By E.J. Dionne, Jr.
President Barack Obama’s health care speech on Wednesday will be only the second most consequential political moment of the week.
Judged by the standard of an event’s potential long-term impact on our public life, the most important will be the argument before the Supreme Court (on the same day, as it happens) about a case that, if decided wrongly, could surrender control of our democracy to corporate interests.
This sounds melodramatic. It’s not. The court is considering eviscerating laws that have been on the books since 1907 in one case and 1947 in the other, banning direct contributions and spending by corporations in federal election campaigns. Doing so would obliterate precedents that go back two and three decades.
The full impact of what the court could do in Citizens United v. Federal Election Commission has only begun to receive the attention it deserves. Even the word radical does not capture the extent to which the justices could turn our political system upside down. Will the high court use a case originally brought on a narrow issue to bring our politics back to the corruption of the Gilded Age?
Citizens United, a conservative group, brought suit arguing that it should be exempt from the restrictions of the 2002 McCain-Feingold campaign finance law for a movie it made that was sharply critical of Hillary Clinton. The organization said it should not have to disclose who financed the film.
Instead of deciding the case before it, the court engaged in a remarkable act of overreach. On June 29, it postponed a decision and called for new briefs and a highly unusual new hearing, which is Wednesday’s big event. The court chose to consider an issue only tangentially raised by the case. It threatens to overrule a 1990 decision that upheld the long-standing ban on corporate money in campaigns.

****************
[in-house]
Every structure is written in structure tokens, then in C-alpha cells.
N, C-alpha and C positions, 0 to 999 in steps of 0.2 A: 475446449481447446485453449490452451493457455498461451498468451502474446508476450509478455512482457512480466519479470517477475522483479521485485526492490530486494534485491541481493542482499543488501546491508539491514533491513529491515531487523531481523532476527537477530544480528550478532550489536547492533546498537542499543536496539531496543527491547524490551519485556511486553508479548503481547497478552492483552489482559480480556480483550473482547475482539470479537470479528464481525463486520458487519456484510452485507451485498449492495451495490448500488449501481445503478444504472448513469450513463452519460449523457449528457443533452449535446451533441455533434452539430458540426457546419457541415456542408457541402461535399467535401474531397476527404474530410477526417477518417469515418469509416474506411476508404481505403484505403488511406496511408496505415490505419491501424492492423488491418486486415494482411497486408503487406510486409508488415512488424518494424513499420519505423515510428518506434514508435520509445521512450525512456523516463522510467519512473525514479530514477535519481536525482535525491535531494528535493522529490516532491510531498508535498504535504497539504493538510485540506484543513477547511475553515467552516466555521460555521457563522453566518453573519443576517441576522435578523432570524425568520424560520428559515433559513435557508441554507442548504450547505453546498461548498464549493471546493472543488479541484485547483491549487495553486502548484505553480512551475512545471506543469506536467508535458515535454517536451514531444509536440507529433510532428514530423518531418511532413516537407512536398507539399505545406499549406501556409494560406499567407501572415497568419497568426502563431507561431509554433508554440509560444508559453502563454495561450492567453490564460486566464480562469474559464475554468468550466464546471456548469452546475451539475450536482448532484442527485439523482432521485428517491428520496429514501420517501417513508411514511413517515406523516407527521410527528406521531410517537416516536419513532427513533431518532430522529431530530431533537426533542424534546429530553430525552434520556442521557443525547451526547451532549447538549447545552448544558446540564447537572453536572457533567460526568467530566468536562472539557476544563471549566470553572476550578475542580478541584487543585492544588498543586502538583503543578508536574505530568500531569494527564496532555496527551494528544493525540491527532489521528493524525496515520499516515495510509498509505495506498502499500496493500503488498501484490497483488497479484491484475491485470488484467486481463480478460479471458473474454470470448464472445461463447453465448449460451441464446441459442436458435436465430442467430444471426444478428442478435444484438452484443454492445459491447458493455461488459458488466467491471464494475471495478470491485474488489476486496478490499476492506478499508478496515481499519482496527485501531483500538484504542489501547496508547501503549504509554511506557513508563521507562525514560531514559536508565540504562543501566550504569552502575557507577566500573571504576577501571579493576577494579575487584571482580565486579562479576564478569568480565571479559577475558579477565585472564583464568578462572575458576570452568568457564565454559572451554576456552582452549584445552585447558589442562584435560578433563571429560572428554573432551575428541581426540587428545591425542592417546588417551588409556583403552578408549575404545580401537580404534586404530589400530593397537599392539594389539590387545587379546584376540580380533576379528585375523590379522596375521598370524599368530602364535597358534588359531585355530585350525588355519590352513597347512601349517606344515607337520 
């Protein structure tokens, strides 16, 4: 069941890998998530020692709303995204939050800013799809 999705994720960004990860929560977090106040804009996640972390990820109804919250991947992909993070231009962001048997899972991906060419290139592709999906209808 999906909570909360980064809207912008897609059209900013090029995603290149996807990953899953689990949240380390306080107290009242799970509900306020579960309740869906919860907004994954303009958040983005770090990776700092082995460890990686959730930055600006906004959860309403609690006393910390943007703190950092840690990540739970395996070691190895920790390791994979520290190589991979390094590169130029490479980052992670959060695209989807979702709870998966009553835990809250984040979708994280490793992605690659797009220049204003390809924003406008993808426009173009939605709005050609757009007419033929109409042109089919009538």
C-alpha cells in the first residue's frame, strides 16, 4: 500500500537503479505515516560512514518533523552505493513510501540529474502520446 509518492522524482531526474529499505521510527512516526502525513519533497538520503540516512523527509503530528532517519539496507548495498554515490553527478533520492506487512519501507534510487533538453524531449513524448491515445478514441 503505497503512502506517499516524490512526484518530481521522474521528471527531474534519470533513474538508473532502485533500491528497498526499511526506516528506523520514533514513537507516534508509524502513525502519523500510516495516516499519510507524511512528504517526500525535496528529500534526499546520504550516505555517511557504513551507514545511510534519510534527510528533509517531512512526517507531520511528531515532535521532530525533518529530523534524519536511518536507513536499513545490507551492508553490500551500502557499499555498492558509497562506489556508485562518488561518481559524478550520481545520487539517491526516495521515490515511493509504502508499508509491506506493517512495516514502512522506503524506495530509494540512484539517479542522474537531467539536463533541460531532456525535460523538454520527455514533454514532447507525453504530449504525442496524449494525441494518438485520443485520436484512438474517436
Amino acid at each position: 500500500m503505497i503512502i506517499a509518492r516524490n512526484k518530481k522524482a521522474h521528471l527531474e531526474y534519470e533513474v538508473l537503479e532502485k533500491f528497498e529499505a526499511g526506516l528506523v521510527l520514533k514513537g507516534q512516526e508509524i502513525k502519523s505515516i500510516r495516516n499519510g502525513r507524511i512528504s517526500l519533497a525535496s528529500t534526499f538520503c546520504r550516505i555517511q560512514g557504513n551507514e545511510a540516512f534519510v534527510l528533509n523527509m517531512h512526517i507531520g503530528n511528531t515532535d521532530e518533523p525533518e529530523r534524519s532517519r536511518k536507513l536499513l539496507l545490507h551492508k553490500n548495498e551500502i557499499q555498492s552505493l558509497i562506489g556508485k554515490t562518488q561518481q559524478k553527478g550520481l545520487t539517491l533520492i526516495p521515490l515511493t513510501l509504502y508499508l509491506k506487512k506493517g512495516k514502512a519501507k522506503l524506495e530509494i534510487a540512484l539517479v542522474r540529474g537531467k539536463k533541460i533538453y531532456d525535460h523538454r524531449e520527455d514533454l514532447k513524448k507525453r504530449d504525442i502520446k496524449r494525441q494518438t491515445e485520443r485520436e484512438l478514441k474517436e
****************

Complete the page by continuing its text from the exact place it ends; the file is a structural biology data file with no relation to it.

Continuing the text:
I don’t have the space to cite all the precedents the court would have to set aside, going back to the Buckley campaign finance ruling of 1976, if it threw out the prohibition on corporate money. Suffice it to say that there is one member of the court who has spoken eloquently about the dangers of ignoring precedents.
“I do think that it is a jolt to the legal system when you overrule a precedent,” he said. “Precedent plays an important role in promoting stability and evenhandedness. It is not enough—and the court has emphasized this on several occasions—it is not enough that you may think the prior decision was wrongly decided. That really doesn’t answer the question, it just poses the question.”
This careful jurist continued: “And you do look at these other factors, like settled expectations, like the legitimacy of the court, like whether a particular precedent is workable or not, whether a precedent has been eroded by subsequent developments.”
He learnedly cited Alexander Hamilton, who wrote in Federalist 78: “To avoid an arbitrary discretion in the judges, they need to be bound down by rules and precedents.”
Chief Justice John Roberts, the likely swing vote in this case, was exactly right when he said these things during his 2005 confirmation hearings. If he uses his own standards, it is impossible to see how he can justify the use of “arbitrary discretion” to discard a well-established system whose construction began with the Tillman Act of 1907.
Were the courts that set the earlier precedents “legitimate”? This ban was upheld over many years by justices of a variety of philosophical leanings. We are not talking about overturning a single decision by a bunch of activists in robes seizing a temporary court majority.
Are the precedents “workable”? The answer is clearly yes, which is why there is absolutely no popular demand to let corporate cash loose into our politics. Our system would be less “workable” if the court abruptly changed the law.
Has the precedent been “eroded”? Absolutely not. In case after case, no matter where particular court majorities stood on particular campaign finance provisions, the ban on corporate contributions was taken for granted. As the court stated just six years ago, Congress’ power to prohibit direct corporate and union contributions “has been firmly embedded in our law.” That’s what you call “settled expectations.”
This case is the clearest test Justice Roberts has faced so far as to whether he meant what he said to Congress in 2005. I truly hope he passes it. If he doesn’t, he will unleash havoc in our political system and greatly undermine the legitimacy of the court he leads.
E.J. Dionne’s e-mail address is ejdionne(at)washpost.com.
© 2009, Washington Post Writers Group
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